BIOMATERIALS Intelligent glue
/Nature, 461 (2010)
Nature Volume: 465, Pages: 298?299 Date published: (20 May 2010)
Man-made glues are mono-functional ? their material properties are designed to stick one thing to another, and that's it. But in Nature Communications, Sahni et al.1 report that the 'glue' droplets that coat spiders' webs are multi-functional. Depending on the rate at which they are extended, the droplets act either as a viscous adhesive or as a rubber-like elastic solid.
Adhesive coatings are found everywhere. Think of the paint that covers walls, cars and ships' hulls; metals, such as gold and silver, plated on jewellery; and dyes that change the colour of fabrics and hair. These coatings have a variety of functions ? paint prevents barnacles and mussels from attaching themselves to ships' hulls, reducing drag on the ship and so improving fuel efficiency, whereas gold- and silver-plated surfaces are anti-corrosive.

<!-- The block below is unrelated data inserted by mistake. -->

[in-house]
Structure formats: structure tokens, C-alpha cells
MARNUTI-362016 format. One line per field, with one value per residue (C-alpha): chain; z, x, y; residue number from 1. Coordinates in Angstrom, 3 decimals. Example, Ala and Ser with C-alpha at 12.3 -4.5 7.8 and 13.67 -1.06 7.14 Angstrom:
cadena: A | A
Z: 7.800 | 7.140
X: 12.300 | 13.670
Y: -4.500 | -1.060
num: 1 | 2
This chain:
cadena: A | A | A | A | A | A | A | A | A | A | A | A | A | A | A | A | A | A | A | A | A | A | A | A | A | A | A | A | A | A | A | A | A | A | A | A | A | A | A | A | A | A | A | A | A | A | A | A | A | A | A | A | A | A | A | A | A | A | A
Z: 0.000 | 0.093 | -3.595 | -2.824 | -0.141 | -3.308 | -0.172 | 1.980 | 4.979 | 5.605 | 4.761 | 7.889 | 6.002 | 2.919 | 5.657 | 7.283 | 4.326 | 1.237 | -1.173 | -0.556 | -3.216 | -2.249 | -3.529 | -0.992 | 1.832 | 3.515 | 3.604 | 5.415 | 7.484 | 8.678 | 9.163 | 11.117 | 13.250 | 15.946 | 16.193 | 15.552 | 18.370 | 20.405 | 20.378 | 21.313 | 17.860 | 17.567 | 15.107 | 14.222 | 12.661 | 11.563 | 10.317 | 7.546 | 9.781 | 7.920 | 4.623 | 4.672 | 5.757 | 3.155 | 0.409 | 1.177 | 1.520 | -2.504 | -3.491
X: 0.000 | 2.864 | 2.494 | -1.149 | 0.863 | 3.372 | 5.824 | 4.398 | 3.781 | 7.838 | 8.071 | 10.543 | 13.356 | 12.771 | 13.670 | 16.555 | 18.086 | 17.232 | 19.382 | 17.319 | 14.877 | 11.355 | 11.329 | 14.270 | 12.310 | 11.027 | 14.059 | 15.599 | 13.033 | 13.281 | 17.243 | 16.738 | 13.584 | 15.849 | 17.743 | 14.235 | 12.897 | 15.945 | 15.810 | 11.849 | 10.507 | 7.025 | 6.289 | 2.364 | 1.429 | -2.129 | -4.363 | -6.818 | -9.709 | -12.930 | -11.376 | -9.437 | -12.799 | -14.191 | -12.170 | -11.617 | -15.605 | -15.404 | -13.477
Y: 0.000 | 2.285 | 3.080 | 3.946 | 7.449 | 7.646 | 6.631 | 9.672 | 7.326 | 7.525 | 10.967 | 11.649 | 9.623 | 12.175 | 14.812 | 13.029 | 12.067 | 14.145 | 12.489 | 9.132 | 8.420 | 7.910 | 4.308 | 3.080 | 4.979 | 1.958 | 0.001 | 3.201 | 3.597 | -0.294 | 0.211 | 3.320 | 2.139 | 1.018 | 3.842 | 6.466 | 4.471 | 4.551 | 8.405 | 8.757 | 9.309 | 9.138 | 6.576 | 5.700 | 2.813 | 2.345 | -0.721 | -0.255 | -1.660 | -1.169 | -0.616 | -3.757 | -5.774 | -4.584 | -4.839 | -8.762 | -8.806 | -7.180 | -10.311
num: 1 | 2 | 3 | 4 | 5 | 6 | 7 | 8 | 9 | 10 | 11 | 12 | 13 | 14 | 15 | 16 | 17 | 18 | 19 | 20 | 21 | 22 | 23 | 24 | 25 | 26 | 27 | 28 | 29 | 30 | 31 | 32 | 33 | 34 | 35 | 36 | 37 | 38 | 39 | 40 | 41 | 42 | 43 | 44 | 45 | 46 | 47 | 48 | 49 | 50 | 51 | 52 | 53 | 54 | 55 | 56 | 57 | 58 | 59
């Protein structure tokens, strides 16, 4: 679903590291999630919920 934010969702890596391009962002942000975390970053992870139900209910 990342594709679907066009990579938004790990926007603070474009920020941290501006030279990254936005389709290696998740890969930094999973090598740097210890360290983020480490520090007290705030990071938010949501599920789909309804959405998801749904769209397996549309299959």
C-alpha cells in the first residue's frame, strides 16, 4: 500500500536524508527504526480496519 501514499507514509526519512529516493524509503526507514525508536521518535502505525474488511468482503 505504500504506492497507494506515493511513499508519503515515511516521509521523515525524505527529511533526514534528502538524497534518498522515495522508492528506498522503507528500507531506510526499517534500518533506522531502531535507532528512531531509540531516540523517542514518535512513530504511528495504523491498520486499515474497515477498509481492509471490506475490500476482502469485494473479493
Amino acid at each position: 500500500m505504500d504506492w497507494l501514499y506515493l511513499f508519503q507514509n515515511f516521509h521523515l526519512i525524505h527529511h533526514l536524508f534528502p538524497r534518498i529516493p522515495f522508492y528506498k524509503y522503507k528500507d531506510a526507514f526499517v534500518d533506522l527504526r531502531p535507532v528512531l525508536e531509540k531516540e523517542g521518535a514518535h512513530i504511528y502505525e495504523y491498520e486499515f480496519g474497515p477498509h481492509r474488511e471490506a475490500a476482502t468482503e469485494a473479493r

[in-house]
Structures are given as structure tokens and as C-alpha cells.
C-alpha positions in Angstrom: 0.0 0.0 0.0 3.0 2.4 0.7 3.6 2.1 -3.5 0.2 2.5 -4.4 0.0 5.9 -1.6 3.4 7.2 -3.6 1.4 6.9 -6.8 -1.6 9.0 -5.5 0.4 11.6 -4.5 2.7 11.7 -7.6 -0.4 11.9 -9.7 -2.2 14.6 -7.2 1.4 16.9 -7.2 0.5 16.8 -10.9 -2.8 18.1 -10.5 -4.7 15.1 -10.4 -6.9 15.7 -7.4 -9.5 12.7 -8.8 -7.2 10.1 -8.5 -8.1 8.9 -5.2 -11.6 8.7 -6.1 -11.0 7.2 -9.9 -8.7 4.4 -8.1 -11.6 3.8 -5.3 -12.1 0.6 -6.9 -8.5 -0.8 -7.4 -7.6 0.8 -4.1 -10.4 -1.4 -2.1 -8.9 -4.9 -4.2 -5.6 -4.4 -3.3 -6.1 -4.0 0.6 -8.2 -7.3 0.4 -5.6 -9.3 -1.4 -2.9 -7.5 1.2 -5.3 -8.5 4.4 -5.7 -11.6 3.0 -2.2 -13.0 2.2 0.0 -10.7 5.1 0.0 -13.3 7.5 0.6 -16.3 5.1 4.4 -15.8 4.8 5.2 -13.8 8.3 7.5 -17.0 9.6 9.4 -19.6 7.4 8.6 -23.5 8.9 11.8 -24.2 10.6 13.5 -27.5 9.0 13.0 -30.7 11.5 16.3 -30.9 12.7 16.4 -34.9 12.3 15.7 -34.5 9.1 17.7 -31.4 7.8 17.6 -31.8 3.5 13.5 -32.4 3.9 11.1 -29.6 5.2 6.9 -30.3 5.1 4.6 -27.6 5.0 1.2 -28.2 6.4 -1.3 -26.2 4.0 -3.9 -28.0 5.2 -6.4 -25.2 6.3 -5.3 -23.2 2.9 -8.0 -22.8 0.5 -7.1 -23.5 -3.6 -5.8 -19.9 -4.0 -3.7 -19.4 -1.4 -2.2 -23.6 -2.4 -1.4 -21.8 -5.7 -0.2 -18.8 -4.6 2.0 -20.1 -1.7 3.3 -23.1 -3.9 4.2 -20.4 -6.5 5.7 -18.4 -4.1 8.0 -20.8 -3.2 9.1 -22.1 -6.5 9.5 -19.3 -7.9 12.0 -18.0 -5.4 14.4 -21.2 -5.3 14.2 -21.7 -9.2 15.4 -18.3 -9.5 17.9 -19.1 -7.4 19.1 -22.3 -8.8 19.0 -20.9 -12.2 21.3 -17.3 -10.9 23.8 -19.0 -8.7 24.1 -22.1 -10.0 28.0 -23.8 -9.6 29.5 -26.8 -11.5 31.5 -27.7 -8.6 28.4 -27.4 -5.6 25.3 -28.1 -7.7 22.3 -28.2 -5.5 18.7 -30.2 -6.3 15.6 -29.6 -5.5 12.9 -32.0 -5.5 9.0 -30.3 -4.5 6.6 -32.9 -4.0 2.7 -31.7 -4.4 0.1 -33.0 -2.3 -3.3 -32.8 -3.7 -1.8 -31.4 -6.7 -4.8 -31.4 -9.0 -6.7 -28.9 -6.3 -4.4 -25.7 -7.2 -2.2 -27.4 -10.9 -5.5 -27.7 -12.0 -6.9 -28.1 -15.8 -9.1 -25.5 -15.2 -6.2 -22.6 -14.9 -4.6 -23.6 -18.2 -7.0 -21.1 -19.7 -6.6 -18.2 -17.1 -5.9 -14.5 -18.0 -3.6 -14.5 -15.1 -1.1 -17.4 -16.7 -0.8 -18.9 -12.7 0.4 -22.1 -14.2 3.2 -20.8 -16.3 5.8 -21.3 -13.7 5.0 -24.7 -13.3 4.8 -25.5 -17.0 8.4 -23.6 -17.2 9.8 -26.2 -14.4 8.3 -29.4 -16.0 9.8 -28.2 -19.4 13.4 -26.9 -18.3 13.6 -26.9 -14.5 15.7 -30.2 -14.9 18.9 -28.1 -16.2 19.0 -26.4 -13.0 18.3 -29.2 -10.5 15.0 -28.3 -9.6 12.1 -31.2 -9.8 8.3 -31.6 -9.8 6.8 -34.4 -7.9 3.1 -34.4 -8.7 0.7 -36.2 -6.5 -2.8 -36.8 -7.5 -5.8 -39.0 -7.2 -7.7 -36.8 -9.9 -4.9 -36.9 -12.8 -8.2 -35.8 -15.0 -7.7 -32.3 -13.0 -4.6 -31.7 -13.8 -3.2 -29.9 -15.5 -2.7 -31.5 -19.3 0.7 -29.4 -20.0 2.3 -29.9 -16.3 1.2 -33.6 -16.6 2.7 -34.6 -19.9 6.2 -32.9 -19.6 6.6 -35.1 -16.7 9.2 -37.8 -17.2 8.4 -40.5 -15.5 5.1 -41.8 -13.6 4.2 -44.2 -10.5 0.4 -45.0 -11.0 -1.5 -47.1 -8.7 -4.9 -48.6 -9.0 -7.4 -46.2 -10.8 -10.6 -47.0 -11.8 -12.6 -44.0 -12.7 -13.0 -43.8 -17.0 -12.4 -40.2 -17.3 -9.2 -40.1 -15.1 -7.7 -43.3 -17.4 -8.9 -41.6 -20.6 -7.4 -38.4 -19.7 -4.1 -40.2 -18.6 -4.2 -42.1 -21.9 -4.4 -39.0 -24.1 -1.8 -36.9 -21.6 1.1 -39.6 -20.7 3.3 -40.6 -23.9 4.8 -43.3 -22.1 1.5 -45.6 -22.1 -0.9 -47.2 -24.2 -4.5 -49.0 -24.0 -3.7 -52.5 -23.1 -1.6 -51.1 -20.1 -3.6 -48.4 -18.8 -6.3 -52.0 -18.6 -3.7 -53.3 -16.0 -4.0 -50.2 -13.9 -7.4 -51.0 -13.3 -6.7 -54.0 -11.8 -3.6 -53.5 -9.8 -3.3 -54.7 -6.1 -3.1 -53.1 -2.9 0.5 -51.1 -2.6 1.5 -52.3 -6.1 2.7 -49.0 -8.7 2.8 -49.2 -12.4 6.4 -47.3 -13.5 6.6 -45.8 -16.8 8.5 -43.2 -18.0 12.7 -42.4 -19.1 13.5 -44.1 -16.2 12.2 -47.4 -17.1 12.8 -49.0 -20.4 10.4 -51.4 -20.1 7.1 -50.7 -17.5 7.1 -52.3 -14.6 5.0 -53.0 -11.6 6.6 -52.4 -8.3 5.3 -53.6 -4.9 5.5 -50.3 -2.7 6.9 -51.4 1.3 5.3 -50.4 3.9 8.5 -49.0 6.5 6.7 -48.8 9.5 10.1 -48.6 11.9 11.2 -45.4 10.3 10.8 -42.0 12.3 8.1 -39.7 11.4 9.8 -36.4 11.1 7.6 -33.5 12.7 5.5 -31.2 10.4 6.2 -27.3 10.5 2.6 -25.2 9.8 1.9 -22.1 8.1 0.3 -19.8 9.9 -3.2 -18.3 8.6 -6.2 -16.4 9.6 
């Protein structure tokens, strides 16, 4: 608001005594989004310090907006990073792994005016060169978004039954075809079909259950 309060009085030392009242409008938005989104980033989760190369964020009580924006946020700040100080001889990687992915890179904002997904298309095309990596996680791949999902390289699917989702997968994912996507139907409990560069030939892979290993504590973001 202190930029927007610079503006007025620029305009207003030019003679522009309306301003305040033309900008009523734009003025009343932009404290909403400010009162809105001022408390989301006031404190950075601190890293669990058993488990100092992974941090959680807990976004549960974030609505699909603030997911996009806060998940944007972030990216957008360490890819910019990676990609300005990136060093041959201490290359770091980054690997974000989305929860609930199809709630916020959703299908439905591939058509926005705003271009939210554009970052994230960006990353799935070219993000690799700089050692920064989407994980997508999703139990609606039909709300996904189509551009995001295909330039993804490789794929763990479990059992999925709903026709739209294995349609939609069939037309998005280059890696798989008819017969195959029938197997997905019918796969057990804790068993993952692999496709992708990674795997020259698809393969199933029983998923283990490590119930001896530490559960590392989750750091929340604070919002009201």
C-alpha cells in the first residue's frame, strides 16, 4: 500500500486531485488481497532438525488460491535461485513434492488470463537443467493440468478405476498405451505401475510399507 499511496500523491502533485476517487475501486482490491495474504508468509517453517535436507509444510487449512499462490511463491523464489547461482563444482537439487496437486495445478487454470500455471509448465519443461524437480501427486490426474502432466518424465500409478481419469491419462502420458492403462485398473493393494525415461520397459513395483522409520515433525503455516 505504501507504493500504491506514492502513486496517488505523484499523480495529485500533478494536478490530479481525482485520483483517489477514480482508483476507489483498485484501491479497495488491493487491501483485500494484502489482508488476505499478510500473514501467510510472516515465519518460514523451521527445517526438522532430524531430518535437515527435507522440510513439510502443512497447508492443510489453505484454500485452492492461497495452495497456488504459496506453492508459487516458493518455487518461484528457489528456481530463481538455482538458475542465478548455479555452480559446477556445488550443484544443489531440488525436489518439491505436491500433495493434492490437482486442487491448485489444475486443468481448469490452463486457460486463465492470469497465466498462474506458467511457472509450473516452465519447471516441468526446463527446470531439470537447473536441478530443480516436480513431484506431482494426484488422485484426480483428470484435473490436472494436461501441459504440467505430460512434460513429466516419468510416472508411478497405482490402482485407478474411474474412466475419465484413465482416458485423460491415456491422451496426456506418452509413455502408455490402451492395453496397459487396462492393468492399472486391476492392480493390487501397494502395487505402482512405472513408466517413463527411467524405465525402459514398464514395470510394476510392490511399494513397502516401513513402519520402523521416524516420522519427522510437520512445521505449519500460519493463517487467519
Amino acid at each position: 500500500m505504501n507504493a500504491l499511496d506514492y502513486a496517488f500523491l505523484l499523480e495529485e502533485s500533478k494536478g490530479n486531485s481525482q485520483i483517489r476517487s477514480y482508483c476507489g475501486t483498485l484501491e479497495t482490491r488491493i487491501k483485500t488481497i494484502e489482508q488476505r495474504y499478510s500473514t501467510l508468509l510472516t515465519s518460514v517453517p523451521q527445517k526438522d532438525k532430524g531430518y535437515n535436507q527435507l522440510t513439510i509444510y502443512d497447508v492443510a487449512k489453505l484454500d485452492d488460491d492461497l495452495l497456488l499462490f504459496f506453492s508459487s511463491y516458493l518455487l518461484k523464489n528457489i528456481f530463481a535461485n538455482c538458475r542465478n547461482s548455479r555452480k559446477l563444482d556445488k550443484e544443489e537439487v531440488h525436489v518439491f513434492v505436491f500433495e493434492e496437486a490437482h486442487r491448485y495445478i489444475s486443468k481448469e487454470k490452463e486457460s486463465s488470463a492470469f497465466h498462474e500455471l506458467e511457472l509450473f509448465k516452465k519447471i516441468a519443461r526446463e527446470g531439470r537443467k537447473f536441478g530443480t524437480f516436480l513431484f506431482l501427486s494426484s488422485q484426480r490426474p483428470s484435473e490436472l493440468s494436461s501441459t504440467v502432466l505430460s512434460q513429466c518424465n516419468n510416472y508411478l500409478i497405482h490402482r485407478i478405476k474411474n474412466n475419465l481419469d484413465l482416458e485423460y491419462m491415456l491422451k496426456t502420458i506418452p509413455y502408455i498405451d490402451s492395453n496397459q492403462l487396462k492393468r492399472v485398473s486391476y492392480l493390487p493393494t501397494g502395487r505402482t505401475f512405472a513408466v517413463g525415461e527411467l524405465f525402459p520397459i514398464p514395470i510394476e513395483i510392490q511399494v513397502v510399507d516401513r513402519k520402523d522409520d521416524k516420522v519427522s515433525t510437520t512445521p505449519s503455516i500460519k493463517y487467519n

Yet adhesive materials in nature do much more. Mussels, for example, secrete a substance that forms into 'byssus threads', by which they attach themselves to rocks, shells and even to feathers and fish skin (Fig. 1a). The threads must have a high degree of elasticity, or they would snap under the physical impact of lashing tides. But they need the additional property of adhesiveness, provided by a coating of a glue-like material, to anchor the mussels in place. What's more, the threads must maintain their grip under water, an environment in which most adhesives function poorly.
참조 1 : http://www.nature.com/nature/journal/v465/n7296/full/465298a.html